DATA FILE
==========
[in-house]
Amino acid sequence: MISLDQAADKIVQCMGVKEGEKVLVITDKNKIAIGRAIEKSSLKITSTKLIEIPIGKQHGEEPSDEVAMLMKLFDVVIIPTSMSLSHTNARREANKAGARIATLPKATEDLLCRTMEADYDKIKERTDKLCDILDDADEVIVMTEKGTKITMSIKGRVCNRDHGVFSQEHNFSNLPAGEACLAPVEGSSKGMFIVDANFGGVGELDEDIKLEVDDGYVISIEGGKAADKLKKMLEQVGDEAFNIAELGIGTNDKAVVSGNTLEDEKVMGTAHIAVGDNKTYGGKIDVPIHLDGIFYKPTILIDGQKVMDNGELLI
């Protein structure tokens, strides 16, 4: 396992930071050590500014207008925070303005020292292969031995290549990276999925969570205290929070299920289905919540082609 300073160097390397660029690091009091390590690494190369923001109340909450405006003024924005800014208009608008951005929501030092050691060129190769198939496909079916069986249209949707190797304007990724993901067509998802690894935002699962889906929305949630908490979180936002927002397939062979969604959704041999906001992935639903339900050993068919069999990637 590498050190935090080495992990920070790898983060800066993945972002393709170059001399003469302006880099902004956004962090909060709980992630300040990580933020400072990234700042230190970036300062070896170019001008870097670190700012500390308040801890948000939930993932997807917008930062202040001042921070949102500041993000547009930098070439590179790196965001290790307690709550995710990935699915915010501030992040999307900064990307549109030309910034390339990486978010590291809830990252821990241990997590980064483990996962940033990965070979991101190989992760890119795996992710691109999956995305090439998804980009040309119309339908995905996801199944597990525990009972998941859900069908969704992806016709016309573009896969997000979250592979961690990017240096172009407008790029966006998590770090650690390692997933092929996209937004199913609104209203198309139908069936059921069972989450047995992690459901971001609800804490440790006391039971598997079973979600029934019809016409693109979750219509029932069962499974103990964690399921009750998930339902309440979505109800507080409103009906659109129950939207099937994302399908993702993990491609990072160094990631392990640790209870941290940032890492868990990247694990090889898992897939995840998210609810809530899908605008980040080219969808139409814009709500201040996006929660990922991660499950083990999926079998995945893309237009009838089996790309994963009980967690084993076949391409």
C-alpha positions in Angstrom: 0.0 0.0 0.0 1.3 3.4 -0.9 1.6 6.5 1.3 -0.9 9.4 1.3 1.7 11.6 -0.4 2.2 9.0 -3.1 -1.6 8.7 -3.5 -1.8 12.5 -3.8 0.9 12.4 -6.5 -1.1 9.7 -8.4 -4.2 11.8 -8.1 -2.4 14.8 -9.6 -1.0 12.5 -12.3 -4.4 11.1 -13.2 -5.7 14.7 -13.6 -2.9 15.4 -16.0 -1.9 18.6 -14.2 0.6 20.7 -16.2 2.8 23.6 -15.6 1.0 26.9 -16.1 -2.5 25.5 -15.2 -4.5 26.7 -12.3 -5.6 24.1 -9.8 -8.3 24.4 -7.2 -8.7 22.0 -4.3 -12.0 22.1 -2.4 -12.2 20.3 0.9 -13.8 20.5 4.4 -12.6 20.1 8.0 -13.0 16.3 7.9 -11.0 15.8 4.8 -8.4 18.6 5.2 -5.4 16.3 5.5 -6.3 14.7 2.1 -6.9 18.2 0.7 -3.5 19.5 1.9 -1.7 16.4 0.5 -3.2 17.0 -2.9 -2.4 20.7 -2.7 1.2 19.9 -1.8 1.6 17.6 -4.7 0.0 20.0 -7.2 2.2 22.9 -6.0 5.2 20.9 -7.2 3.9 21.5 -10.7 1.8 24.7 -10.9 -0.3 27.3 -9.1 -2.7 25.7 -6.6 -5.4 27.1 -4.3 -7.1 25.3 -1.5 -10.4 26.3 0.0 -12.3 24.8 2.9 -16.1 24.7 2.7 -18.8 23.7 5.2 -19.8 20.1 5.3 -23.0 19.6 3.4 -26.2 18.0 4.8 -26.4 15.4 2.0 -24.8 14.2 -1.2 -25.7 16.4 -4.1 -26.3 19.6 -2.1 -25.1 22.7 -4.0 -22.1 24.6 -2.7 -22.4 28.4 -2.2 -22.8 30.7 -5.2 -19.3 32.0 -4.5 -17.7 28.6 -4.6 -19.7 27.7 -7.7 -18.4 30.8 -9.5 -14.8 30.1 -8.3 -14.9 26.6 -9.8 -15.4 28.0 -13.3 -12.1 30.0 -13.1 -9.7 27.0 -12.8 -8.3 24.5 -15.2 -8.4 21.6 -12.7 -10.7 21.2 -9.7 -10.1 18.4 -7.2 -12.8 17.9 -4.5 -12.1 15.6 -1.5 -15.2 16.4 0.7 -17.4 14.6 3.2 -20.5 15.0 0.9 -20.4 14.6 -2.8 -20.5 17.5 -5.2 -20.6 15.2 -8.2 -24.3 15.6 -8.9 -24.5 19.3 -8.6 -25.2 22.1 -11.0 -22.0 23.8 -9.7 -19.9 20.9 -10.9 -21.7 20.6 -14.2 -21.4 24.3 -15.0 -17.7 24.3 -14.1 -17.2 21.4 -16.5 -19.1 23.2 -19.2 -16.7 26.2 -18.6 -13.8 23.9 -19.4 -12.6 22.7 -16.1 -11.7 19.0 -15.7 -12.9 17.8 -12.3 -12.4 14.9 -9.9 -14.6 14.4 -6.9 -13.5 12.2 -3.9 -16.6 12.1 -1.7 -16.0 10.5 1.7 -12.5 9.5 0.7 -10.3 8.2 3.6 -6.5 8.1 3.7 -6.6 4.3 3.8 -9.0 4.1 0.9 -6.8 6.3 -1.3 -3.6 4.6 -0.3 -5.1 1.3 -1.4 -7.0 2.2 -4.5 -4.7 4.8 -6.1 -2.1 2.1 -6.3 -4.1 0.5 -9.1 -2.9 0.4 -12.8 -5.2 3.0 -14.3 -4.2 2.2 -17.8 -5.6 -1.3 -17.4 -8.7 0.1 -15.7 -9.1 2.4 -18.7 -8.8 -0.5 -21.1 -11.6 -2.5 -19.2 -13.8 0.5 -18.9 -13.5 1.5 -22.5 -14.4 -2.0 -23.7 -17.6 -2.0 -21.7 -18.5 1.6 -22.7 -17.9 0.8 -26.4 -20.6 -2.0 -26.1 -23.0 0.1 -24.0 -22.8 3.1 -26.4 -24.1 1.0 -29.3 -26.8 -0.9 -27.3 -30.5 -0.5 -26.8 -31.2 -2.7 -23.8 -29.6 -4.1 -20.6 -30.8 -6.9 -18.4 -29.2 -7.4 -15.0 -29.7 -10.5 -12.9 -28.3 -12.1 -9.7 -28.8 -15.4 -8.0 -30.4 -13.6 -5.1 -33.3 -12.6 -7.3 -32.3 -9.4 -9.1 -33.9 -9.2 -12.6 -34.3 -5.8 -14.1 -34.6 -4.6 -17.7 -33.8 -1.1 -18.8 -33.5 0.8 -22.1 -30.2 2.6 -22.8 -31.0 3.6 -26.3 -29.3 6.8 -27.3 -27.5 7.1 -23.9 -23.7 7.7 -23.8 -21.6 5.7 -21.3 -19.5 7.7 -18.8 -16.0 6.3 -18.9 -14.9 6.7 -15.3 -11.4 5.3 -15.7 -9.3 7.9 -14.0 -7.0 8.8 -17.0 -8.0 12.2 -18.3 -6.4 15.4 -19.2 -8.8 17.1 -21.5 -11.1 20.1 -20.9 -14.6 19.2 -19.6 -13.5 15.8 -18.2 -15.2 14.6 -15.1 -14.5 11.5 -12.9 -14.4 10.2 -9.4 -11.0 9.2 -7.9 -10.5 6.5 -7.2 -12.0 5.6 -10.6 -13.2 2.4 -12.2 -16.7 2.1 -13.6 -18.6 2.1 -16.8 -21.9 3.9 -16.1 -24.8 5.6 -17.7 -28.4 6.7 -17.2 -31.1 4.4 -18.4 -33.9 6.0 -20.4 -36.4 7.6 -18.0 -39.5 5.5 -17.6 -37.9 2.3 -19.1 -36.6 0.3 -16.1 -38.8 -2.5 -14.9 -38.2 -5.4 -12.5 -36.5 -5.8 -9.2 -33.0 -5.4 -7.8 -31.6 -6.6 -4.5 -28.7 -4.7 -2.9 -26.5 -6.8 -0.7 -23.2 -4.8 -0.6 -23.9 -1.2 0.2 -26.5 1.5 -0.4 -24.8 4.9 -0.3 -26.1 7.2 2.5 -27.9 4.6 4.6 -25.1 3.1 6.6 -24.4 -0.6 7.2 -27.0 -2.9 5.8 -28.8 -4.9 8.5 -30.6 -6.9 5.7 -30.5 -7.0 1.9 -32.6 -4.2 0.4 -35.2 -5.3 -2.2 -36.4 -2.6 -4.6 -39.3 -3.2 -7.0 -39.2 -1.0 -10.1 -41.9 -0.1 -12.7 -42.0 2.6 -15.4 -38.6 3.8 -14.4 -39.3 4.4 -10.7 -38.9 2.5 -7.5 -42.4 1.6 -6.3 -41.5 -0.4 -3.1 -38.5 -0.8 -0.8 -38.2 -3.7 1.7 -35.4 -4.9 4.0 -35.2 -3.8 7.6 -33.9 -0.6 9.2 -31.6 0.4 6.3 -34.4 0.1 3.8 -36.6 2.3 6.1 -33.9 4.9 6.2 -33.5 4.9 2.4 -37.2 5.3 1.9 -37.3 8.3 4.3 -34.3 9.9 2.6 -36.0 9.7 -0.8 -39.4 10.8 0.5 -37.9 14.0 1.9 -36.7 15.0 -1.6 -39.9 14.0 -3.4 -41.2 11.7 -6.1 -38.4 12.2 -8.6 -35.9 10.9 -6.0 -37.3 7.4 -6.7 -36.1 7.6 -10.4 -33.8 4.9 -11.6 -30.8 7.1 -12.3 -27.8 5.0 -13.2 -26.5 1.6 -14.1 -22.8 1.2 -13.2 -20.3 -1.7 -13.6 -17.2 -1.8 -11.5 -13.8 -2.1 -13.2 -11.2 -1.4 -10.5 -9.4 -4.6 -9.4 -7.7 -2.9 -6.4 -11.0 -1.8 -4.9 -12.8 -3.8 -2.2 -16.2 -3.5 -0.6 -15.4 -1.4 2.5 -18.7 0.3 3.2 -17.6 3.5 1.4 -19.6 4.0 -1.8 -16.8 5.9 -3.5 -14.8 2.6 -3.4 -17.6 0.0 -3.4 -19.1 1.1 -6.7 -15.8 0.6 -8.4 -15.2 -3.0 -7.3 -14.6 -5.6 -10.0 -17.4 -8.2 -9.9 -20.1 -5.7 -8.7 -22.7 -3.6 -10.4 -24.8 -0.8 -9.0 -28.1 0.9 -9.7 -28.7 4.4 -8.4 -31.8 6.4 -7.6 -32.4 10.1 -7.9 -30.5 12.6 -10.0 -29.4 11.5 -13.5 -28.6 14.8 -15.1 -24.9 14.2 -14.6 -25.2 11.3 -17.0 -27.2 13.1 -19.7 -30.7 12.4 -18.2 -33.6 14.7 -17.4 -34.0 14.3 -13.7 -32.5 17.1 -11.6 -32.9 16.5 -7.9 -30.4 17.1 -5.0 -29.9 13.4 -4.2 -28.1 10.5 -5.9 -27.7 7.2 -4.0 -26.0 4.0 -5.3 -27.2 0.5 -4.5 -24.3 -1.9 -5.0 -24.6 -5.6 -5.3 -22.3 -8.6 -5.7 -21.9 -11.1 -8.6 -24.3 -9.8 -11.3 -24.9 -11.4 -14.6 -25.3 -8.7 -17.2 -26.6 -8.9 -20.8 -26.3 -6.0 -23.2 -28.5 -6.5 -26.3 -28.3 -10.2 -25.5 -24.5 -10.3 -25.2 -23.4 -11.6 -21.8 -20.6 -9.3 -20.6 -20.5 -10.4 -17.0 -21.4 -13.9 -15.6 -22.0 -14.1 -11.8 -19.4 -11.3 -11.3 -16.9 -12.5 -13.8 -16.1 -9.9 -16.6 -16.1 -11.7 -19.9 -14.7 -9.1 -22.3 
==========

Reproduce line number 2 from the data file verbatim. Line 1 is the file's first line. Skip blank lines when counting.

Amino acid sequence: MISLDQAADKIVQCMGVKEGEKVLVITDKNKIAIGRAIEKSSLKITSTKLIEIPIGKQHGEEPSDEVAMLMKLFDVVIIPTSMSLSHTNARREANKAGARIATLPKATEDLLCRTMEADYDKIKERTDKLCDILDDADEVIVMTEKGTKITMSIKGRVCNRDHGVFSQEHNFSNLPAGEACLAPVEGSSKGMFIVDANFGGVGELDEDIKLEVDDGYVISIEGGKAADKLKKMLEQVGDEAFNIAELGIGTNDKAVVSGNTLEDEKVMGTAHIAVGDNKTYGGKIDVPIHLDGIFYKPTILIDGQKVMDNGELLI